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Monday, May 14, 2012

Wild and Weedy Infused Oil

It's that time of year when the grass (and whatever else is growing in your yard) draws in all the spring rains and bursts forth with new life!  In other words, your grass needs cutting!
Last year I had this great know, with gas prices so high...I thought I'd be "green" and let my grass grow.  There were a lot of healing plants growing in my field and I was thrilled with the prospect of gathering them to make into some sort of herbal concoction.  I tried to please the neighbors by mowing a generous margin around my wildness and dreamed I was living on the praire!  But if you're not pruning your yard within an inch of it's life on a weekly basis, folks begin to wonder about your sanity.
Seriously, though, we saved on gas because with our 5-6 acres of yard, it takes about 4-5 gallons of gas to cut, weedeat and push mow our entire place.
Plus, I gathered the plantain, chickweed, dandelion, ground ivy, yarrow, violets, strawberries etc. for use in my Herbal Medicine Chest.
It was awesomeness at it's best!

But, in order to keep the peace, we've decided to mow our lawn periodically this year.
There is one particular area growing an amazing amount of healing plants so before the first cutting, we harvested some of the bounty.  Since we've been really busy, we decided the best way to go was to fill a kettle with our harvest and make an infused oil that could be used in healing salves, as a massage oil or even in a fomentation in the future.

We gathered, plantain, stellaria, ground ivy, comfrey and melissa, all of which have wonderful healing properties for sore muscles, drawing infection (caution: comfrey may cause rapid surface healing that would seal in germs so make sure to clean open sores first), wounds and bruising, even broken bones.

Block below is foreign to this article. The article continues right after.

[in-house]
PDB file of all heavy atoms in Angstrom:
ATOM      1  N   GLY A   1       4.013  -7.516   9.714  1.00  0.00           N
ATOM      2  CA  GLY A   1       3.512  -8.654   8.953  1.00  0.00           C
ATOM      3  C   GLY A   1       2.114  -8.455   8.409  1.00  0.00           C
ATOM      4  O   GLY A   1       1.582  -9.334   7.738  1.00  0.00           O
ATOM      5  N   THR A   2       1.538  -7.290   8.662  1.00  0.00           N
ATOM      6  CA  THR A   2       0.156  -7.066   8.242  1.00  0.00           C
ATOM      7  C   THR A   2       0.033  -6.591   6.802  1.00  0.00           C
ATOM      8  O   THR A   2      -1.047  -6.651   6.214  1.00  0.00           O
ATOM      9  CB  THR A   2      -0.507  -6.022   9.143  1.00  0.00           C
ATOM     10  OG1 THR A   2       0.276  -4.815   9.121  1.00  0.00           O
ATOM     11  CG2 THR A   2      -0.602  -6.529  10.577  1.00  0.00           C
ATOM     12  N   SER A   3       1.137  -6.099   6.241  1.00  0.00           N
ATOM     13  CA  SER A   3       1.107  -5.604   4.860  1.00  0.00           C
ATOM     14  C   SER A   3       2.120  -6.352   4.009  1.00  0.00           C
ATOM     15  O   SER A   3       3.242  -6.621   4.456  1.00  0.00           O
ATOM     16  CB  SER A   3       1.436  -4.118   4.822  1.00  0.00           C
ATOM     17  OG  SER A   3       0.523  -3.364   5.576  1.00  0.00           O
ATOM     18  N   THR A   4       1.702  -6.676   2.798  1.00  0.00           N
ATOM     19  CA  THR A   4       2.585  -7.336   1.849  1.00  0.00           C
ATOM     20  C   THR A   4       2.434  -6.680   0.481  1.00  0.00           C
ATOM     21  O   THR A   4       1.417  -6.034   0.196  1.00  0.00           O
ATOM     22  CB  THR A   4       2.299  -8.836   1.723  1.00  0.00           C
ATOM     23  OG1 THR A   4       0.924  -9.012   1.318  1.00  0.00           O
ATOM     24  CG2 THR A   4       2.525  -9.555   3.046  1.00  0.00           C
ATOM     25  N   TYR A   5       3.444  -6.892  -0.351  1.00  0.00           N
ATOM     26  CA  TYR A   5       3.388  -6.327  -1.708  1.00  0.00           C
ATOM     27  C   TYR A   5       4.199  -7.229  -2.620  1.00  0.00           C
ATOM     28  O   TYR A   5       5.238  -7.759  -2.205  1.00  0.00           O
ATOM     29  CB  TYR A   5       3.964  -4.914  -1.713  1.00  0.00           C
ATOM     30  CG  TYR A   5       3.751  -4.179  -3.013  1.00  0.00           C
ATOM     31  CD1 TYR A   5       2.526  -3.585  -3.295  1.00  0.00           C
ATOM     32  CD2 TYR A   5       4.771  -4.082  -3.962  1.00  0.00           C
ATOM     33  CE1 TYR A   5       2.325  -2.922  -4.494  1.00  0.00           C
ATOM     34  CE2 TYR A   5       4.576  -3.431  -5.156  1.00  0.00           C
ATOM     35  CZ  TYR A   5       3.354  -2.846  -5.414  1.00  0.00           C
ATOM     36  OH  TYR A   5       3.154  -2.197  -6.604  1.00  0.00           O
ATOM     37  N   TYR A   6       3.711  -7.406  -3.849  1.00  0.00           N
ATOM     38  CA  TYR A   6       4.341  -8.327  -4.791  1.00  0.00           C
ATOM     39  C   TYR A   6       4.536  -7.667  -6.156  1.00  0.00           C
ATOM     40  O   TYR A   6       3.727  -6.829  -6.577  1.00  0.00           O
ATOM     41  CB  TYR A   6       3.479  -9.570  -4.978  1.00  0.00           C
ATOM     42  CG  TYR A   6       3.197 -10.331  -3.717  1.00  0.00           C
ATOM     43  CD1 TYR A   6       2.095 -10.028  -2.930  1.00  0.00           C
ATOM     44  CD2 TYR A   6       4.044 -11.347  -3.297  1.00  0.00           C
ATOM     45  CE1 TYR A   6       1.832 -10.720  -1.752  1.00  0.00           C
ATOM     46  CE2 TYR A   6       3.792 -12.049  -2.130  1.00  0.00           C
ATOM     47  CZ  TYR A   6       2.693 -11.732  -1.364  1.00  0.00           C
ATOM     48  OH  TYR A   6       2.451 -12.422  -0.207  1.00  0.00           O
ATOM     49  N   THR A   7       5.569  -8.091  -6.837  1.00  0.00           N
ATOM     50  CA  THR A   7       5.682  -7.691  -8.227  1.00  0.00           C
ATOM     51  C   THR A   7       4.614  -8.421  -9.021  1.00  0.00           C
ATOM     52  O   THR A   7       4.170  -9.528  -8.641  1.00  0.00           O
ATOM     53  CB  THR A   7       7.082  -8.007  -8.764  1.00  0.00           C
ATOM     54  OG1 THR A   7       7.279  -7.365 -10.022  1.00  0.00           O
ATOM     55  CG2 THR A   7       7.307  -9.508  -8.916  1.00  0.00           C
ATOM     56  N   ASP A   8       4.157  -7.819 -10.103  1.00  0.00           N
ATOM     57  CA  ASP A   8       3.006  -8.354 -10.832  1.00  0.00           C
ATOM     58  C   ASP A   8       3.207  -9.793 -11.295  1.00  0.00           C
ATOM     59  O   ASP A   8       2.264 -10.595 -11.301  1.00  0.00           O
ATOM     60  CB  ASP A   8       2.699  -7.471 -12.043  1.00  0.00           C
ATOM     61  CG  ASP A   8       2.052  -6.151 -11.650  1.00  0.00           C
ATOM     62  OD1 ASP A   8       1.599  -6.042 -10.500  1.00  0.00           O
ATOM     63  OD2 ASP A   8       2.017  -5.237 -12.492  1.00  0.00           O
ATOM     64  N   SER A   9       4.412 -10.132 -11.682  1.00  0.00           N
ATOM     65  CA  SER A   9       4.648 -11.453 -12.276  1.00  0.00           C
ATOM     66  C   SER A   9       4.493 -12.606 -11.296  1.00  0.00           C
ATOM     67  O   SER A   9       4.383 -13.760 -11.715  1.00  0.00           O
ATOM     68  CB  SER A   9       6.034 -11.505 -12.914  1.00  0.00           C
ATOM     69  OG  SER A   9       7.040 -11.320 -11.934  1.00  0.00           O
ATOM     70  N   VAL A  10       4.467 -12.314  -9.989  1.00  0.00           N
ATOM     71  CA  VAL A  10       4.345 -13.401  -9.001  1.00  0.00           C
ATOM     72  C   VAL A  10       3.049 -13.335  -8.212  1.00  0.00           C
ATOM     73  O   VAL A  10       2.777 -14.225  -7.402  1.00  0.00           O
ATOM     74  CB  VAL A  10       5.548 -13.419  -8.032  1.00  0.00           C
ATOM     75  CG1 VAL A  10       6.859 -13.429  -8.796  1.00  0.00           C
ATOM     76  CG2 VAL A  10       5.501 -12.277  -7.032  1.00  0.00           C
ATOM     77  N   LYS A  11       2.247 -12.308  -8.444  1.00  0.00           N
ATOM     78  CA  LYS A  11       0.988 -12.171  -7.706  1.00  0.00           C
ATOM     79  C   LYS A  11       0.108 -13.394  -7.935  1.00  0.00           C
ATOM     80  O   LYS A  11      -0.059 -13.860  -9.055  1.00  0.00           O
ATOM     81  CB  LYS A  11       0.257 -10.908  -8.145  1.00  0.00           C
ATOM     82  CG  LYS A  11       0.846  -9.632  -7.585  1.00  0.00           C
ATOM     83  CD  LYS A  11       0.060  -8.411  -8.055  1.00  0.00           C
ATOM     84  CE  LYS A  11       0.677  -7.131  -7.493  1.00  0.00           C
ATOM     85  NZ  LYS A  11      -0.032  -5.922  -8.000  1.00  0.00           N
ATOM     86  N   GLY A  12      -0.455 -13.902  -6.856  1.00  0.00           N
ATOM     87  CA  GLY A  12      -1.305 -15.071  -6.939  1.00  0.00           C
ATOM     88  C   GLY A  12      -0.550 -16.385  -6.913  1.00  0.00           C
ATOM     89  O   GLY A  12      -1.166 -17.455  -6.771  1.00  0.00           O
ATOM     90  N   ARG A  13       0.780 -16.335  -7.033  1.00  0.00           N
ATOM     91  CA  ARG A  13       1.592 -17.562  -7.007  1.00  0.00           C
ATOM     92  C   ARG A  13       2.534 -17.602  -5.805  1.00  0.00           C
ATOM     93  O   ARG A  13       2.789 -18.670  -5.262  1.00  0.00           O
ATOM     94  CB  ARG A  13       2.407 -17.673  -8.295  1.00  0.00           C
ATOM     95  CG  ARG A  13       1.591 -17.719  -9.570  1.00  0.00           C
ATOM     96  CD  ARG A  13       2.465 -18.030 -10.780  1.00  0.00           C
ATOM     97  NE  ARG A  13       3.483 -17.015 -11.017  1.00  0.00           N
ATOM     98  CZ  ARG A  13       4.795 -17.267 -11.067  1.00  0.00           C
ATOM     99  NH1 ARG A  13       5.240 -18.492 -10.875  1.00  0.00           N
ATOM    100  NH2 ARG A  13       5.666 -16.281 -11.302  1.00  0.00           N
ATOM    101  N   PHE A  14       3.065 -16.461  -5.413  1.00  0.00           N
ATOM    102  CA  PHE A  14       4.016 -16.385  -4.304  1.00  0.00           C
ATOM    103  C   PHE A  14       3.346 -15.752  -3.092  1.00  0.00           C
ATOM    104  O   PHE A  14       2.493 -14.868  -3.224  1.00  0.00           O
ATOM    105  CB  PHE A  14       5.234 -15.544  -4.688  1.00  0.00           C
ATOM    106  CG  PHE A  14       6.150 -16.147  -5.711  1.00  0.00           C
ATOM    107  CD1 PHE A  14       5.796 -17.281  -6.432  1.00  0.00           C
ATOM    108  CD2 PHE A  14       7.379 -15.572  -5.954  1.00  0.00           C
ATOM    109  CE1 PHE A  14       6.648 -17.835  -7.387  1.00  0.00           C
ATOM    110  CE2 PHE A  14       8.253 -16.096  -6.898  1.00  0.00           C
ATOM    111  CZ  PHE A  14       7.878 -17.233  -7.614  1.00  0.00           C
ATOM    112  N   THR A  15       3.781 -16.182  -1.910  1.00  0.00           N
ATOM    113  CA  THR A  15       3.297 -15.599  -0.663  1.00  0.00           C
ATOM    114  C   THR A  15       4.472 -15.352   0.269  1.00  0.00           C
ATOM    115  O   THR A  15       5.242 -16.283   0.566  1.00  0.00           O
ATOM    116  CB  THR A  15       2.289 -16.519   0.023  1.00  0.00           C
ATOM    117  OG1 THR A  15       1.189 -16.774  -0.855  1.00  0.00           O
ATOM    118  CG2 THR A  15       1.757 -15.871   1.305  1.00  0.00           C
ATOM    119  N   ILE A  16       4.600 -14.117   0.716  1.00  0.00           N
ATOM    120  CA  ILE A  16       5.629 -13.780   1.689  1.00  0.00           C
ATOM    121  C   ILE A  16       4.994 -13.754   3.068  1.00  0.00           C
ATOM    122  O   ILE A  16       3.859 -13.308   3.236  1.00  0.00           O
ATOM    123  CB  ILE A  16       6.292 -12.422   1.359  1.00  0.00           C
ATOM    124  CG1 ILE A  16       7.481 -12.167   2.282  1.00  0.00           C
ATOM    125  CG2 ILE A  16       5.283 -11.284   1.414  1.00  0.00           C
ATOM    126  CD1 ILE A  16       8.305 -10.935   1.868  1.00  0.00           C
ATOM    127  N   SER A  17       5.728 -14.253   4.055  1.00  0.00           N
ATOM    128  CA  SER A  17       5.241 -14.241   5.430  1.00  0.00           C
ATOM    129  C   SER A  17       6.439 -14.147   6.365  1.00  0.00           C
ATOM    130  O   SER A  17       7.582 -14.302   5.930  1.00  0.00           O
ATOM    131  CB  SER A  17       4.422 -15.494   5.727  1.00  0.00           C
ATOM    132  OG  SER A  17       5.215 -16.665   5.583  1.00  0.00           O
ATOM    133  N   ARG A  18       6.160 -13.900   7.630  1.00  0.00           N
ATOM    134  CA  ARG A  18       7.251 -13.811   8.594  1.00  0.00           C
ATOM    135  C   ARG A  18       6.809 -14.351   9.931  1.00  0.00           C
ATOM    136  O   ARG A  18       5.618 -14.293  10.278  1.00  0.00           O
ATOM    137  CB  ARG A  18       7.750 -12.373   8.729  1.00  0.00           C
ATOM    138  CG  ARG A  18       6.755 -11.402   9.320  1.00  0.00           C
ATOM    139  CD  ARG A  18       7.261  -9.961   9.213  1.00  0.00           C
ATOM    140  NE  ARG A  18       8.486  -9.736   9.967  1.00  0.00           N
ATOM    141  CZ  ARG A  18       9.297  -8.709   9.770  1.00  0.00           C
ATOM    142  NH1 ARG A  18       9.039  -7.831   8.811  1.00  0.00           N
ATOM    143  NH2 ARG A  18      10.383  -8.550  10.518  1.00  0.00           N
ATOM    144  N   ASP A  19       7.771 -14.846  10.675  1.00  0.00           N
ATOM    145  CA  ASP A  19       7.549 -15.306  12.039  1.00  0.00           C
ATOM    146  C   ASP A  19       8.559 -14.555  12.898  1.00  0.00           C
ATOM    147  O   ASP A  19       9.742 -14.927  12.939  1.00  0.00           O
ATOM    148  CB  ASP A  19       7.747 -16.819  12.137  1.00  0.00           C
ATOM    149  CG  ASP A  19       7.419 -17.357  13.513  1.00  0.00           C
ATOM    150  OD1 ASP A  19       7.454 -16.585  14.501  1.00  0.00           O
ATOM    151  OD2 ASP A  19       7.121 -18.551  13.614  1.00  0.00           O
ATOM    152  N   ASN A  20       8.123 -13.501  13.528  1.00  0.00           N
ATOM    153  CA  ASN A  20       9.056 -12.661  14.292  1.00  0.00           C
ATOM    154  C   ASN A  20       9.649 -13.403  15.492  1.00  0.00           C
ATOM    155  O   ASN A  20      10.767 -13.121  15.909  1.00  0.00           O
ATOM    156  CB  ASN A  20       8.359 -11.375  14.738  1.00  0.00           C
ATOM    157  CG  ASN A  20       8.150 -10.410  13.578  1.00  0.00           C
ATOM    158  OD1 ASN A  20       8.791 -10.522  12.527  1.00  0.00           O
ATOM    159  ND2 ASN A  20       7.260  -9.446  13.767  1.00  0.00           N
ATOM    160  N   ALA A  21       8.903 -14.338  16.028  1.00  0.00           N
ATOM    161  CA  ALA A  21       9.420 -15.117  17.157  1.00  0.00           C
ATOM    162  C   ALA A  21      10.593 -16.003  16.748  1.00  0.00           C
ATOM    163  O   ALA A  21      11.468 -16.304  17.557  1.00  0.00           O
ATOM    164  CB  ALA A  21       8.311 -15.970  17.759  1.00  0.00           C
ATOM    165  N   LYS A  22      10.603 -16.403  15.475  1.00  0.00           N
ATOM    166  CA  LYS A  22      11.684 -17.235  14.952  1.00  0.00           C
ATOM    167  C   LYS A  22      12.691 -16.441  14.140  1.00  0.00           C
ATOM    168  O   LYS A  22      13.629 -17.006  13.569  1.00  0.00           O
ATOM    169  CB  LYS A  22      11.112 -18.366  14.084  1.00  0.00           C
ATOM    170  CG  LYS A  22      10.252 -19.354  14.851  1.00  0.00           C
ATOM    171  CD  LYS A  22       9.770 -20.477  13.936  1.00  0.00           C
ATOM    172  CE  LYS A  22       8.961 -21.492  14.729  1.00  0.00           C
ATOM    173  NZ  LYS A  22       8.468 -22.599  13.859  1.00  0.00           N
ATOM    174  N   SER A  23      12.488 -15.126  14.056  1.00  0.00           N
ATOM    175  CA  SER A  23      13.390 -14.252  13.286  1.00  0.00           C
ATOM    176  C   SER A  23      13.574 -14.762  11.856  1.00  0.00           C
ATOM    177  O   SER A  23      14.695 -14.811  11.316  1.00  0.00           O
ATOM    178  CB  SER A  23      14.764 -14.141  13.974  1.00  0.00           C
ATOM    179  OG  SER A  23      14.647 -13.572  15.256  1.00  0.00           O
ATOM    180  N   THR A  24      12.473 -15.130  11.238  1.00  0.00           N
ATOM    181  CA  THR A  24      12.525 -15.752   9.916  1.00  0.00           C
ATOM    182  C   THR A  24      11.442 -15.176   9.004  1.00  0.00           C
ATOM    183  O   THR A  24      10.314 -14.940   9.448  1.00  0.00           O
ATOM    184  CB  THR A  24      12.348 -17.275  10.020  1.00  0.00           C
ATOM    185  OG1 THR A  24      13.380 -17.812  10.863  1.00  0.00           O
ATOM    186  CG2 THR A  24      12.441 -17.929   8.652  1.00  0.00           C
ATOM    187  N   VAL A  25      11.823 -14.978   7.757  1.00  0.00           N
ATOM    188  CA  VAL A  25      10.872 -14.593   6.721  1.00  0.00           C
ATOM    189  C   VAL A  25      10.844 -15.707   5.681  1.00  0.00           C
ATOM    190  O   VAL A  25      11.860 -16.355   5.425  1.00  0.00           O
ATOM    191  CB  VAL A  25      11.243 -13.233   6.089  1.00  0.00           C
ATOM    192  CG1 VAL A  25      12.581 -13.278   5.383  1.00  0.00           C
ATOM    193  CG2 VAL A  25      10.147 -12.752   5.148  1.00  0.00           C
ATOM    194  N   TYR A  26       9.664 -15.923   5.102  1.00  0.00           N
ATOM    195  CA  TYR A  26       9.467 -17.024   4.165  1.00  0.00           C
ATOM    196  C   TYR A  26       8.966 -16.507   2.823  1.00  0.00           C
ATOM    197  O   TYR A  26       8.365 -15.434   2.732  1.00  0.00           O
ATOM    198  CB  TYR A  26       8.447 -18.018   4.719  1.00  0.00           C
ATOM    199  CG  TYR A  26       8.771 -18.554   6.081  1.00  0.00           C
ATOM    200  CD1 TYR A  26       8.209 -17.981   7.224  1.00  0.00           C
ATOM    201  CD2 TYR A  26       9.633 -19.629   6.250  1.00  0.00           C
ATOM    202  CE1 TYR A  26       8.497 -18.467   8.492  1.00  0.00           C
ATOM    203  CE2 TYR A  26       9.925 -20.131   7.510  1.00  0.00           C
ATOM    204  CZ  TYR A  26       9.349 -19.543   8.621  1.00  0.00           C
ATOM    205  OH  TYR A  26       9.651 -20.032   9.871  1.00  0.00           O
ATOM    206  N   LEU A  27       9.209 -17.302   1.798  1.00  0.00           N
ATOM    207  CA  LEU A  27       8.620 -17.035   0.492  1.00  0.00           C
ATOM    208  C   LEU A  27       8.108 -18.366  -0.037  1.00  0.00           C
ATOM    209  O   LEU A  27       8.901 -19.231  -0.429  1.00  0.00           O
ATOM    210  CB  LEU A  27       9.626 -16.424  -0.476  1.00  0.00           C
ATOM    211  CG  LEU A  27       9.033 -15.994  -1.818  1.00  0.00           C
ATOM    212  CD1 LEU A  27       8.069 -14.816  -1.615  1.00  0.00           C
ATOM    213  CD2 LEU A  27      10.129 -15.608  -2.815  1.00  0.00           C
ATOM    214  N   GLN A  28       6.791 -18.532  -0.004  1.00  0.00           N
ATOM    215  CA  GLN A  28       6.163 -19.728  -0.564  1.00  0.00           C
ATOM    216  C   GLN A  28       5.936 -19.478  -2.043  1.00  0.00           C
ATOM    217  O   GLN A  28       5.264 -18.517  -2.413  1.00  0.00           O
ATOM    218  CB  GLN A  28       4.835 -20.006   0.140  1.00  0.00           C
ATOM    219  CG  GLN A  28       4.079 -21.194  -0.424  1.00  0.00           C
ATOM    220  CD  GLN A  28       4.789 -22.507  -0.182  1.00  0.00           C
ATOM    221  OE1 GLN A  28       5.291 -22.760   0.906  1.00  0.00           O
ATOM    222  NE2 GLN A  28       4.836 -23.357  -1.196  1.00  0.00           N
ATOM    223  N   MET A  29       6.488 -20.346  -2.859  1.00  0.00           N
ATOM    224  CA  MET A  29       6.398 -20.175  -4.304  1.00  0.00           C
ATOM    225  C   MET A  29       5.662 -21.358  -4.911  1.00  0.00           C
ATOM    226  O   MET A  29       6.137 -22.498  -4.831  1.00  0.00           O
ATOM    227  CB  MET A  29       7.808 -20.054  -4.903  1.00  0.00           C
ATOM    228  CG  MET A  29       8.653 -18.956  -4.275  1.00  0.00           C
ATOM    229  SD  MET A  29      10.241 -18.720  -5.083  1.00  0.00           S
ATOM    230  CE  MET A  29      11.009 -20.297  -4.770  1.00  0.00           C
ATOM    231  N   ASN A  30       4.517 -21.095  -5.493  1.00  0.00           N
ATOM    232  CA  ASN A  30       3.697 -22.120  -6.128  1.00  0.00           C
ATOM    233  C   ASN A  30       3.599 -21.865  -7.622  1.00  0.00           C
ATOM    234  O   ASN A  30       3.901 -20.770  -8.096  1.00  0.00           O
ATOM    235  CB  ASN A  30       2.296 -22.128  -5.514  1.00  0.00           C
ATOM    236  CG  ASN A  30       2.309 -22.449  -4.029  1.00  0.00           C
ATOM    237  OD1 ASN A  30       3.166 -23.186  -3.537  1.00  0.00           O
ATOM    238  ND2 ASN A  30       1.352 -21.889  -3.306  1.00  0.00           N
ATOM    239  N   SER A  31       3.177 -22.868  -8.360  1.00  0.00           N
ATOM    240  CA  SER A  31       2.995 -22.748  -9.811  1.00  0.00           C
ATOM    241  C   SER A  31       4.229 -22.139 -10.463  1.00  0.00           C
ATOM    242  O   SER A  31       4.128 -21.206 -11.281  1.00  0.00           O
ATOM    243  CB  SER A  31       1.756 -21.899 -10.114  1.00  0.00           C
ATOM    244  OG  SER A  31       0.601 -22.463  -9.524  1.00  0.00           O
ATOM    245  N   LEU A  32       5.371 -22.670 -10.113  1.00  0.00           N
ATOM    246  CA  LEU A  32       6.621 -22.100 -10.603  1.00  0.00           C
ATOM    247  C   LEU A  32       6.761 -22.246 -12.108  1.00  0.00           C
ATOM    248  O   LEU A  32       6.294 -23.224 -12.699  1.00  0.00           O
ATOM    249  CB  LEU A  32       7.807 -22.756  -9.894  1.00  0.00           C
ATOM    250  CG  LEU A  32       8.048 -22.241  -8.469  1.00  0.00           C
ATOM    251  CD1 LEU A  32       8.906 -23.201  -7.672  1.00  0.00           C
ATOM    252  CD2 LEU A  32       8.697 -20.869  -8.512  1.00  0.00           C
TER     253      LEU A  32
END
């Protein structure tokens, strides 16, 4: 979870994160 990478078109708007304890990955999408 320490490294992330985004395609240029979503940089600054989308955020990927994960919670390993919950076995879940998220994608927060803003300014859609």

Plantain, Ground Ivy, Comfrey...with...

...Melissa, Stellaria all in a kettle with olive oil

After warming on low heat for 3 hours,
the herbs steeped in the covered kettle overnight.

Next morning, the oil was strained from the pressed marc...
To avoid moisture that could cause spoilage, I heated the oil again, gently,
to evaporate any water that was created while steeping...
but not enough to evaporate the essential oils.

Now the oil is ready for final straining and storage until time to use as is
or added to another herbal remedy.

sharing this post @ Wildcrafting Wednesday #39

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Much herbal love,

A passion for organics


  1. Lovely, I too prefer "wild yards" since most of what grows is useful and "low maintenance" other than gathering. I hope your neighbors catch on.

    BTW, I've shared this post on

  2. @Elle D'CodaHello! So glad you stopped by! Thanks so much for sharing my post.


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Preparing small batch natural, additive free products for beauty, health and home right here in our kitchen since 1991 from herbs grown organically in our garden, wild crafted in nearby meadows and woodlands or purchased from reputable, like-minded companies. Dried everlasting wreaths, arrangements and potpourri. Herbal salves, tinctures, soaps, teas and more.